The mountain is over 700 meters above sea level, rising for about 150 meters from the surrounding plain. It has a diameter of approximately 700 meters.
Unlike craters of Mount Etna side Mojo has a base outside of the volcano Etna, rising from the clays of the Alcantara valley. It is a crater eccentric and therefore characterized by not sharing the lead with the Etna volcano, having in common only that the magma basin.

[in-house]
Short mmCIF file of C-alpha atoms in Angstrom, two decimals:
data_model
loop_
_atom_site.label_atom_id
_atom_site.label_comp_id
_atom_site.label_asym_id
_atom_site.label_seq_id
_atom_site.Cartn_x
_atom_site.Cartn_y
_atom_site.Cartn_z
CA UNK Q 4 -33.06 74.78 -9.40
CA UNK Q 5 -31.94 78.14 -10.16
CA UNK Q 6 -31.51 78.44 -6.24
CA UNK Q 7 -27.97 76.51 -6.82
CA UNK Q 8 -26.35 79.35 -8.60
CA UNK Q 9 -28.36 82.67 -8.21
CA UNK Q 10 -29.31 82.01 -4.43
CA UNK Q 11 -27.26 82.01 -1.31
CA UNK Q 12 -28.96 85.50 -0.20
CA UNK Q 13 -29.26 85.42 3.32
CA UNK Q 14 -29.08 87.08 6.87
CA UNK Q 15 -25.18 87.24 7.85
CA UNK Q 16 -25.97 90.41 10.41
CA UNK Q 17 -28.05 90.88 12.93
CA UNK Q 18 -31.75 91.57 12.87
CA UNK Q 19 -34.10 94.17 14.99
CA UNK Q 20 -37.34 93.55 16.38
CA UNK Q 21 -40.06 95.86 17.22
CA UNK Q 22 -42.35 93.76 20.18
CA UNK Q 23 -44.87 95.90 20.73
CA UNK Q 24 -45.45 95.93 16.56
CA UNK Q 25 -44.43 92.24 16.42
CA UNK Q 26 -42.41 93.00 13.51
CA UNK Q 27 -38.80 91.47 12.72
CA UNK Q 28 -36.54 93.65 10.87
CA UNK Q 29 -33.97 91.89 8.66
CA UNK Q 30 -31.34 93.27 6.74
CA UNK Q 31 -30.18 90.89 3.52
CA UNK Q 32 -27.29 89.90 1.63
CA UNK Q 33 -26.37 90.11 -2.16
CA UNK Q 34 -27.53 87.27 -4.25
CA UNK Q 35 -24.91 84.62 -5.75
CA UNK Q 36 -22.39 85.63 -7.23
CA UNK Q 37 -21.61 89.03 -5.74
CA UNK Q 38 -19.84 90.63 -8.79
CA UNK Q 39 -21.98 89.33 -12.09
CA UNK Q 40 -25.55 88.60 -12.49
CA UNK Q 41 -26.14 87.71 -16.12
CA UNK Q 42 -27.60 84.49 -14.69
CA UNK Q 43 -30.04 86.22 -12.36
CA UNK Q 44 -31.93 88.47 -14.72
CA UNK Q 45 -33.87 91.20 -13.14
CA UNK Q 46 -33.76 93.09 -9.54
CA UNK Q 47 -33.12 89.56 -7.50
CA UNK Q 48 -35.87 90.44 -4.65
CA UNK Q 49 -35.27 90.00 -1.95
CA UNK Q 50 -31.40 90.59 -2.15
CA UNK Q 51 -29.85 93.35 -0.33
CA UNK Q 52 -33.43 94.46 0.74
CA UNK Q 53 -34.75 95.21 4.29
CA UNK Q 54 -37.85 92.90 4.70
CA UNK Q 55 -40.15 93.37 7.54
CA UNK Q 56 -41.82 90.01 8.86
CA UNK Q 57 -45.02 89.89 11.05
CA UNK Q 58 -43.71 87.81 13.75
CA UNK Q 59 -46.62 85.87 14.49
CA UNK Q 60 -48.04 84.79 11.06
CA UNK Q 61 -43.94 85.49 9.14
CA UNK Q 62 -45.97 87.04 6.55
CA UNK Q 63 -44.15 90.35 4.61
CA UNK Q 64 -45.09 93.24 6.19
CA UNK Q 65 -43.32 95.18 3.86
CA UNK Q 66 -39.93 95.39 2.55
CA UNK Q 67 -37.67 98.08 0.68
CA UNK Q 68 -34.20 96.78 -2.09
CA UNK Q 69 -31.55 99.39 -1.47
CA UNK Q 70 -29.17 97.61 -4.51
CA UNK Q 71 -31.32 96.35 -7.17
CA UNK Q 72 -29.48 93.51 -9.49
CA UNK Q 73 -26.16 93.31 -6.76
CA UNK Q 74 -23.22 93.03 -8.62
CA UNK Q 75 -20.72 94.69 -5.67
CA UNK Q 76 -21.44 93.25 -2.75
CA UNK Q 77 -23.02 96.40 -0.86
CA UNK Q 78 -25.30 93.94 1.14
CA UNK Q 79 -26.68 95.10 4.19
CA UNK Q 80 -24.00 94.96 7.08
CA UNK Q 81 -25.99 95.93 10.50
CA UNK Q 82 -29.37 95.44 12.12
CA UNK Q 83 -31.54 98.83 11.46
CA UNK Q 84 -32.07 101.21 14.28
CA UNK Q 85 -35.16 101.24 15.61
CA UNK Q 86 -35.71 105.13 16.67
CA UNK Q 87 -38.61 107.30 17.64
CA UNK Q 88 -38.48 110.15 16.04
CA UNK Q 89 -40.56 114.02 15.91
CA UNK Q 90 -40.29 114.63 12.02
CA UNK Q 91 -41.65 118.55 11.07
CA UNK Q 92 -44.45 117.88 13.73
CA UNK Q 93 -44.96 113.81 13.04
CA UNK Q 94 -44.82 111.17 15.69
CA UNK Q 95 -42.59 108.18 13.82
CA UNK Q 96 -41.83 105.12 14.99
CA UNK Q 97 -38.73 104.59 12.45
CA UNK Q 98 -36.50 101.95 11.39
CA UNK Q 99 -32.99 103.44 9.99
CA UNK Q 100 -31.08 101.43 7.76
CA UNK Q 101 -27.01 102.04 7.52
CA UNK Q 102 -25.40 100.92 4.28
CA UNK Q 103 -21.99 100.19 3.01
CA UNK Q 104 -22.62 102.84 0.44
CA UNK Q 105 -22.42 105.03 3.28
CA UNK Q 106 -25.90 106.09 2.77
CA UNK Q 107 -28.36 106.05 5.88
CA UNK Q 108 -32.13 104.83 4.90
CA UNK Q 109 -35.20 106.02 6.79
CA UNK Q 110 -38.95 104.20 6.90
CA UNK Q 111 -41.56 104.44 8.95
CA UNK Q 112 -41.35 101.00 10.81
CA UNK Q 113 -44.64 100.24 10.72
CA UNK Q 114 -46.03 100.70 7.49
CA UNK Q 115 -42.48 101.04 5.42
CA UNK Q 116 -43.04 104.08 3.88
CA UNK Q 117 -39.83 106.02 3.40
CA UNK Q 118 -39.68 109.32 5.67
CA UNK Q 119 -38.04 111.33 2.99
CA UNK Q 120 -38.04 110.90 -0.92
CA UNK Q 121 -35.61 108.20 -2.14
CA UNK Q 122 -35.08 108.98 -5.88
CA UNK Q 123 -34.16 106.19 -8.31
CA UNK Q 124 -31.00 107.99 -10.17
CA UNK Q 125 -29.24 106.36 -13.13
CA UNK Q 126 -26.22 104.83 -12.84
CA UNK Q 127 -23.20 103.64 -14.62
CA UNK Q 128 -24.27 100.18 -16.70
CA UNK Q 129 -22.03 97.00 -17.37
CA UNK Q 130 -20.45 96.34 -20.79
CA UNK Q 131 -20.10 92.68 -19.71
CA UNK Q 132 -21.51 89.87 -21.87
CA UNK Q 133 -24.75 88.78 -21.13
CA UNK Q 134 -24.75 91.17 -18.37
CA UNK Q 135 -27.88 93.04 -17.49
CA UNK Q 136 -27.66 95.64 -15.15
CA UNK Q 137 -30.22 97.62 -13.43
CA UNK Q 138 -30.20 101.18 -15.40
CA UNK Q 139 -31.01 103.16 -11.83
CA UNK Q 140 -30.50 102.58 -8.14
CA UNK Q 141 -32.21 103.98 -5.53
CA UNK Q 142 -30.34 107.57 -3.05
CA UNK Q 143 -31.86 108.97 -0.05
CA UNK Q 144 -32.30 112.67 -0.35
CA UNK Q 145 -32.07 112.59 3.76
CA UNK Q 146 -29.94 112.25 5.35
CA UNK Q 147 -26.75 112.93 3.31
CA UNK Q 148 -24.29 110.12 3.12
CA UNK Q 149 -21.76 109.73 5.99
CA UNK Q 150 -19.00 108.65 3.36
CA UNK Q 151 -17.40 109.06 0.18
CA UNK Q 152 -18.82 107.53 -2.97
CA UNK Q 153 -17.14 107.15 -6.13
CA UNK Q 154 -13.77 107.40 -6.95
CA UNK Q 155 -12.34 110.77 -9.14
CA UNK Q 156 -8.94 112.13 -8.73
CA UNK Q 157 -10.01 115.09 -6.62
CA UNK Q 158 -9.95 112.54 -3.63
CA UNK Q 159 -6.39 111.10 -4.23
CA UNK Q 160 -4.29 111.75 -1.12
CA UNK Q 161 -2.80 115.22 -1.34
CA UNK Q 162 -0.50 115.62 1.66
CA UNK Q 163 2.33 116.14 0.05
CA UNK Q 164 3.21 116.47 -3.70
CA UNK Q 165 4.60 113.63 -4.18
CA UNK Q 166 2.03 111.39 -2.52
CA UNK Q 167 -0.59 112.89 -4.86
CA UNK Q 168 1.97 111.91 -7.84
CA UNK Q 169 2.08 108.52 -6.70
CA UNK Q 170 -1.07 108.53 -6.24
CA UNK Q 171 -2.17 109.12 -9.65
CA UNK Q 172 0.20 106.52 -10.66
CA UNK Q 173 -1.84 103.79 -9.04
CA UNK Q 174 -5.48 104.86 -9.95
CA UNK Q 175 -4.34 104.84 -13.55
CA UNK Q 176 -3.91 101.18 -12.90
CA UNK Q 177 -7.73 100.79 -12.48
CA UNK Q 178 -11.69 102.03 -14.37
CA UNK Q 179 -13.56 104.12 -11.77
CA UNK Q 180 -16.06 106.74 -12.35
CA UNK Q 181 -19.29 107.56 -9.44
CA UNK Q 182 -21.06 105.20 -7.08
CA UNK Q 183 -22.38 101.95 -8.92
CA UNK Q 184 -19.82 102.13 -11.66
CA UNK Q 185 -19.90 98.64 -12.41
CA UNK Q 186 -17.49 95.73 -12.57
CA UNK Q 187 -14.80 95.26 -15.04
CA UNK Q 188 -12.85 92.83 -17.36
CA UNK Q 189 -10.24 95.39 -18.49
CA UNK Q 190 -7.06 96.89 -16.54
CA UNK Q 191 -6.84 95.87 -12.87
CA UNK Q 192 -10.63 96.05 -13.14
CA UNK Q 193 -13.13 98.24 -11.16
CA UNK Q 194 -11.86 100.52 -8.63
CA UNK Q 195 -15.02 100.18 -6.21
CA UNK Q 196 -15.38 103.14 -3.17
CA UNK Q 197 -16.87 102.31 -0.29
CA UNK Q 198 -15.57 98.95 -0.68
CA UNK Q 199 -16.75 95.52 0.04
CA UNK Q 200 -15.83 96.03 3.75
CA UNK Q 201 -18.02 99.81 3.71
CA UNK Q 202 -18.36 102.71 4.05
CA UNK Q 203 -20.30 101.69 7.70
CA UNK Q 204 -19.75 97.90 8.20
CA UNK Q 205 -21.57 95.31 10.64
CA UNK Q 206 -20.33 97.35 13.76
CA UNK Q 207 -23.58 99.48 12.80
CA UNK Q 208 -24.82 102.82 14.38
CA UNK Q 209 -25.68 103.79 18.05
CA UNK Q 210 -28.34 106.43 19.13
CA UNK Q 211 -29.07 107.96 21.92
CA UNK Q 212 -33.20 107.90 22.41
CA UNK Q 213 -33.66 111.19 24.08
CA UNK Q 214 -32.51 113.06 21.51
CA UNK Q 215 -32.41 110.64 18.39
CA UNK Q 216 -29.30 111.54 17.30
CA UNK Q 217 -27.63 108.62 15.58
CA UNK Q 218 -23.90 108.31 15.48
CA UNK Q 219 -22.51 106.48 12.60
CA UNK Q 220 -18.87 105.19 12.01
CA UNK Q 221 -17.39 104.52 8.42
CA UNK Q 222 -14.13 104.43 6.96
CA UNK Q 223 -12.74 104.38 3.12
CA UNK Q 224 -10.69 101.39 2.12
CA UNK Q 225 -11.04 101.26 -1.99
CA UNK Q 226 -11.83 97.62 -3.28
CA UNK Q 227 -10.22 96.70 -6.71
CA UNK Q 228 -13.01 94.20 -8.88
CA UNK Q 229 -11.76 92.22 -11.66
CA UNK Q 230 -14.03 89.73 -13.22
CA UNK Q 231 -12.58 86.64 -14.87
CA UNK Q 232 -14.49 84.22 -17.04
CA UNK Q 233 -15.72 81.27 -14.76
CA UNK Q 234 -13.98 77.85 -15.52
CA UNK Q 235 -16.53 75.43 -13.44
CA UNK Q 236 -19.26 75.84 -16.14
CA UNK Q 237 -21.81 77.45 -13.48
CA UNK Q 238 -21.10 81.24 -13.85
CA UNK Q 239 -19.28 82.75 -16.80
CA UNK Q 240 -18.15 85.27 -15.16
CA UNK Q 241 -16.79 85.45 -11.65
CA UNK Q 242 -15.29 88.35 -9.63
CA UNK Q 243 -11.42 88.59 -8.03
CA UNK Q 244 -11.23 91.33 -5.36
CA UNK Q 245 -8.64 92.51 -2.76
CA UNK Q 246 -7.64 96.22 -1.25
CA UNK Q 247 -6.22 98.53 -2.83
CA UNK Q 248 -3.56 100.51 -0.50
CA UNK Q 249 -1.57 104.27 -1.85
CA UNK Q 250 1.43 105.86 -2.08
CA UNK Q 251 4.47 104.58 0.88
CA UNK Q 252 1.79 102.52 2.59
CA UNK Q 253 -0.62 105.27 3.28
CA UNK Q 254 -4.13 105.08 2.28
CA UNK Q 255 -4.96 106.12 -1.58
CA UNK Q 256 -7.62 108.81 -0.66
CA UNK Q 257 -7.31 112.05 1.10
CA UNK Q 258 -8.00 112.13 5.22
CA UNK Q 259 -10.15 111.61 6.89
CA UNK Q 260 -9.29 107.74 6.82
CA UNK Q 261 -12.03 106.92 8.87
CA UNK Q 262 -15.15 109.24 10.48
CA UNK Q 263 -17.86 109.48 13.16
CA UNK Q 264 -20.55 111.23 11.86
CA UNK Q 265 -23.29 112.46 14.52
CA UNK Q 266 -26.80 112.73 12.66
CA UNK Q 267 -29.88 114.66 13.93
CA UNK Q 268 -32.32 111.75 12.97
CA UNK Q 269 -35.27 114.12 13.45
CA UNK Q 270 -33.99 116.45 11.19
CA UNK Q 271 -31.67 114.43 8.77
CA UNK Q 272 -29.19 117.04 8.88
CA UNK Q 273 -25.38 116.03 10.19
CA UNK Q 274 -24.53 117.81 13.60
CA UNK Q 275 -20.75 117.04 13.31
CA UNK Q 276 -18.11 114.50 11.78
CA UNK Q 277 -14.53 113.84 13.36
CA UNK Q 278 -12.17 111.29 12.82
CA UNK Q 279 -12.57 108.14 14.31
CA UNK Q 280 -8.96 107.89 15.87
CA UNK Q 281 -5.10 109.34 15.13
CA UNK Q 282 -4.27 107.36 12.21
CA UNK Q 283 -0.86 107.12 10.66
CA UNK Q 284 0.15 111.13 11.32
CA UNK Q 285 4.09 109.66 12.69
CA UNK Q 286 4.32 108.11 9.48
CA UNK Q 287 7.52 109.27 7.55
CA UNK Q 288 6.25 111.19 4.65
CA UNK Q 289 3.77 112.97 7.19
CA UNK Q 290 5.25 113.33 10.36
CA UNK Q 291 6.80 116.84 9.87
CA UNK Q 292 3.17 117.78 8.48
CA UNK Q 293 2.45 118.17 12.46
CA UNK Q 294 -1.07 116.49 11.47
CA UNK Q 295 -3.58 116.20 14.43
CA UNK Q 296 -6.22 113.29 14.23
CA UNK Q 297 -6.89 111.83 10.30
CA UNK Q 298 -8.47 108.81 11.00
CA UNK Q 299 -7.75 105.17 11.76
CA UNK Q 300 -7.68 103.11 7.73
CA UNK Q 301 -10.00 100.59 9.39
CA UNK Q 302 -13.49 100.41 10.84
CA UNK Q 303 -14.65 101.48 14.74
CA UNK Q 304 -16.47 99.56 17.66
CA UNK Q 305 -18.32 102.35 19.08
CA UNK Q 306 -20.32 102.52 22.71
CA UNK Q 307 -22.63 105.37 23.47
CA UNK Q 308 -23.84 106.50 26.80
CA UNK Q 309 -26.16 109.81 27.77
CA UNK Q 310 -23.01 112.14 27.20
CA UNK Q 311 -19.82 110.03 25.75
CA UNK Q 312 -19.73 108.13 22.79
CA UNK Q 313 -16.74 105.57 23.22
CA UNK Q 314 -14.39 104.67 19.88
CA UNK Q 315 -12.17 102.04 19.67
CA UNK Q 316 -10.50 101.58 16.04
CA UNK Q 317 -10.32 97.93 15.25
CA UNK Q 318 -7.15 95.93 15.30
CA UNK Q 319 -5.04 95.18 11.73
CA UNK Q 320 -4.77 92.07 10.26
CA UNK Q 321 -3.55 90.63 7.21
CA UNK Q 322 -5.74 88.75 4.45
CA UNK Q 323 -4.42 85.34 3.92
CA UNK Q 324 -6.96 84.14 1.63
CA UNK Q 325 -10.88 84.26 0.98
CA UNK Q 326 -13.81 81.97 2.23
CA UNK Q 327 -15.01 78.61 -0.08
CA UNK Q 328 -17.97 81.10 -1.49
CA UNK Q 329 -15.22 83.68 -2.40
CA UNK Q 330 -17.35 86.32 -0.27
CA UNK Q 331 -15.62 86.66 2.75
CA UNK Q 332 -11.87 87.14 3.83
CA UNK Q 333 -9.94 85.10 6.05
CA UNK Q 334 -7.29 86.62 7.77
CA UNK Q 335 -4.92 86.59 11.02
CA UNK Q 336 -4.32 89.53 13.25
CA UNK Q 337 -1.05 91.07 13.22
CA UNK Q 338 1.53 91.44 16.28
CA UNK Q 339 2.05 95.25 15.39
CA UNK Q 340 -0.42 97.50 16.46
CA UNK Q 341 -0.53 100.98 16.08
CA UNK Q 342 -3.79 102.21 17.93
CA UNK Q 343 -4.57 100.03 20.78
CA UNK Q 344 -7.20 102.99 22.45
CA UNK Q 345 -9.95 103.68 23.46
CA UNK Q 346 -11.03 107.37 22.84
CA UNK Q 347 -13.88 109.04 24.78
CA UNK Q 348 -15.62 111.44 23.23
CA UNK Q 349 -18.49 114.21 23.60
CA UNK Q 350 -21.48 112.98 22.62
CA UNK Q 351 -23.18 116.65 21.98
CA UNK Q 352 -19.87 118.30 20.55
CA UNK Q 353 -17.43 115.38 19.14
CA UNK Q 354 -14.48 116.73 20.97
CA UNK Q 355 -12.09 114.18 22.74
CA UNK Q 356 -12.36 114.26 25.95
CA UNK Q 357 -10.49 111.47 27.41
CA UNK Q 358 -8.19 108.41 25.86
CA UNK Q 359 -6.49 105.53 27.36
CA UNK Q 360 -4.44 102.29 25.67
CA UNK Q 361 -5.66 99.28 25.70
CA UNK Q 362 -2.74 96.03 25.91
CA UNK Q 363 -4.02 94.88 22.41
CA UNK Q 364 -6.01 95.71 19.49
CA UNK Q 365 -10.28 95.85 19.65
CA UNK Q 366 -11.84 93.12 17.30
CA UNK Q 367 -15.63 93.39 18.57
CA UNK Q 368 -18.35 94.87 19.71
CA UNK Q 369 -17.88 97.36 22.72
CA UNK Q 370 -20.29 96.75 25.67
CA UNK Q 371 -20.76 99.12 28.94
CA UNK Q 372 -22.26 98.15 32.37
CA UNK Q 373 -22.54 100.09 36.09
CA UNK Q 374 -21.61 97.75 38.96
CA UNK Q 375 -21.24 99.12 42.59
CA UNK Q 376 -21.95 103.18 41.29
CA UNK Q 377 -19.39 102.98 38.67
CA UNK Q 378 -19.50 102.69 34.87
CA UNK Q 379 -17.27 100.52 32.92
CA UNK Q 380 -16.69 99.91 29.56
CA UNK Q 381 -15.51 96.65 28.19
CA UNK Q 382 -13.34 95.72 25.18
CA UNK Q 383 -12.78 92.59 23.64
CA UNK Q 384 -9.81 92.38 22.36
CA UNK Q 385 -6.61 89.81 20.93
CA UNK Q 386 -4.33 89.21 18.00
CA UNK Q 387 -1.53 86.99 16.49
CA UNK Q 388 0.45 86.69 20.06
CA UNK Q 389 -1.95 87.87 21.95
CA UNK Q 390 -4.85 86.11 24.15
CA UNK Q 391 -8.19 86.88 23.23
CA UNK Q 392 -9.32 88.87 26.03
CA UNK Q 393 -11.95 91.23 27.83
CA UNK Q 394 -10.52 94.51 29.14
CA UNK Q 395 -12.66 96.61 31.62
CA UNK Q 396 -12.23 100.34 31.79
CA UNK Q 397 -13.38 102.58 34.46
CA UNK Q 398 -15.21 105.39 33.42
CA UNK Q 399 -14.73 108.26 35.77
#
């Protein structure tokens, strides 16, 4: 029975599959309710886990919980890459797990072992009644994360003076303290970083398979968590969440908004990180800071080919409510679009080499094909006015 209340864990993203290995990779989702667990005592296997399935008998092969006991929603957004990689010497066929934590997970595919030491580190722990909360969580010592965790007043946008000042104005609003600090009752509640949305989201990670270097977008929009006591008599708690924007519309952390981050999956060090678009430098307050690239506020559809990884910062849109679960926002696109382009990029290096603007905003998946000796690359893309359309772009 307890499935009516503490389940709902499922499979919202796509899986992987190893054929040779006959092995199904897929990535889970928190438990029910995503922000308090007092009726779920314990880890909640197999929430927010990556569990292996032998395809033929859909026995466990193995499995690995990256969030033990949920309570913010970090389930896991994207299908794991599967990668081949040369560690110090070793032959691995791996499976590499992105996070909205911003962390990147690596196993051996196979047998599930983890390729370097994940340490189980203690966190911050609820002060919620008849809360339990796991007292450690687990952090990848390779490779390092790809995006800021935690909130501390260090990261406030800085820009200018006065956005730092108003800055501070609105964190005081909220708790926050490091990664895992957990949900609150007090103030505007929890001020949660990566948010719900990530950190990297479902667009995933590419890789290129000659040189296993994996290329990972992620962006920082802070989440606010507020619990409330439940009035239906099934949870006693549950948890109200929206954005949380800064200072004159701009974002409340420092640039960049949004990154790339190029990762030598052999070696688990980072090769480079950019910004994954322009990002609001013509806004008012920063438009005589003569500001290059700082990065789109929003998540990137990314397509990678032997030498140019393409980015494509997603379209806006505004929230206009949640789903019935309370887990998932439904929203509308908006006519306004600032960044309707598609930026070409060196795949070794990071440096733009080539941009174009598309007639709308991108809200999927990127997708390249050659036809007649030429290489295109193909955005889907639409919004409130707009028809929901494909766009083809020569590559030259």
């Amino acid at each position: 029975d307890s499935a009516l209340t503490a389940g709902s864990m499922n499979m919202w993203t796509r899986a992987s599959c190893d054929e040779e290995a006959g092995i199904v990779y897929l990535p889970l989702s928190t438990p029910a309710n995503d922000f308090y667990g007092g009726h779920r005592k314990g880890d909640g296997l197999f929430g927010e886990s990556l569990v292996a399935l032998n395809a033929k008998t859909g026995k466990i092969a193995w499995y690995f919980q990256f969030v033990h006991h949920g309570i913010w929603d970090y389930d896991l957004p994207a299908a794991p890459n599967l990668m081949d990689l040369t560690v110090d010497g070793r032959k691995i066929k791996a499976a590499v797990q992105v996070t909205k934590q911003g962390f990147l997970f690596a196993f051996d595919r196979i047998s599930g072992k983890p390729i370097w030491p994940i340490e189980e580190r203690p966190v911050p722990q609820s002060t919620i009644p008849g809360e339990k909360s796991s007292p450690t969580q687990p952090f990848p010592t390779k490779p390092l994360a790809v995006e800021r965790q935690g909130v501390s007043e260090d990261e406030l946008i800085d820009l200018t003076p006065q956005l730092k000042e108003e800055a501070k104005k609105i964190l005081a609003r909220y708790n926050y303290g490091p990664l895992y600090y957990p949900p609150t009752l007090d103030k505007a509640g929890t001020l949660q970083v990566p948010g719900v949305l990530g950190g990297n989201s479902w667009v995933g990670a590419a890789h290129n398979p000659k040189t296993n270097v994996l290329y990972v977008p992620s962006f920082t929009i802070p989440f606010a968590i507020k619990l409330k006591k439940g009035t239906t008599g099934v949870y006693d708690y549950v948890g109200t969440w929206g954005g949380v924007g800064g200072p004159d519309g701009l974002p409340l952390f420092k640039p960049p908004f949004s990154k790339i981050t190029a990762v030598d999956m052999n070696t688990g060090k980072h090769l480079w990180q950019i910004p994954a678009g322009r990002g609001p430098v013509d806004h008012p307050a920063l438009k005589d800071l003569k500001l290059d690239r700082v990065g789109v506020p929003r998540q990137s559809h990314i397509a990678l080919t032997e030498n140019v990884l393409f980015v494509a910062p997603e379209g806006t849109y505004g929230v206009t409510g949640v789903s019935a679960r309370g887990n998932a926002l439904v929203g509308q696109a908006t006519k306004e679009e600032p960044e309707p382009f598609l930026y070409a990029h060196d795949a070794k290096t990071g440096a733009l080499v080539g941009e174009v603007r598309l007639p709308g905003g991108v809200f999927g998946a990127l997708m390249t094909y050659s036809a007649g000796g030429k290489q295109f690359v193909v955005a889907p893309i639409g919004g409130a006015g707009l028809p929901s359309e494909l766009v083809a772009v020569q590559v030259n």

According to studies by Wolfgang Sartorius von Waltershausen of 1880 it was believed that the lavas that lie along the course of Alcantara, and along their course create the Alcantara Gorges and stretching to the sea creating the promontory of Cape Schisò on which the Greeks founded the colony of Naxos, were the product of a single large eruption of Mount Mojo. Studies of the 1980's, however, have considered that these lavas are the product of at least three distinct eruptions whose eruptive centers were located further north, north-eastern flank of Etna, near Randazzo. The petrographic analysis carried out near Mount Mojo also do believe that this eruptive center has historically produced very few lavas and a substantial amount of launch.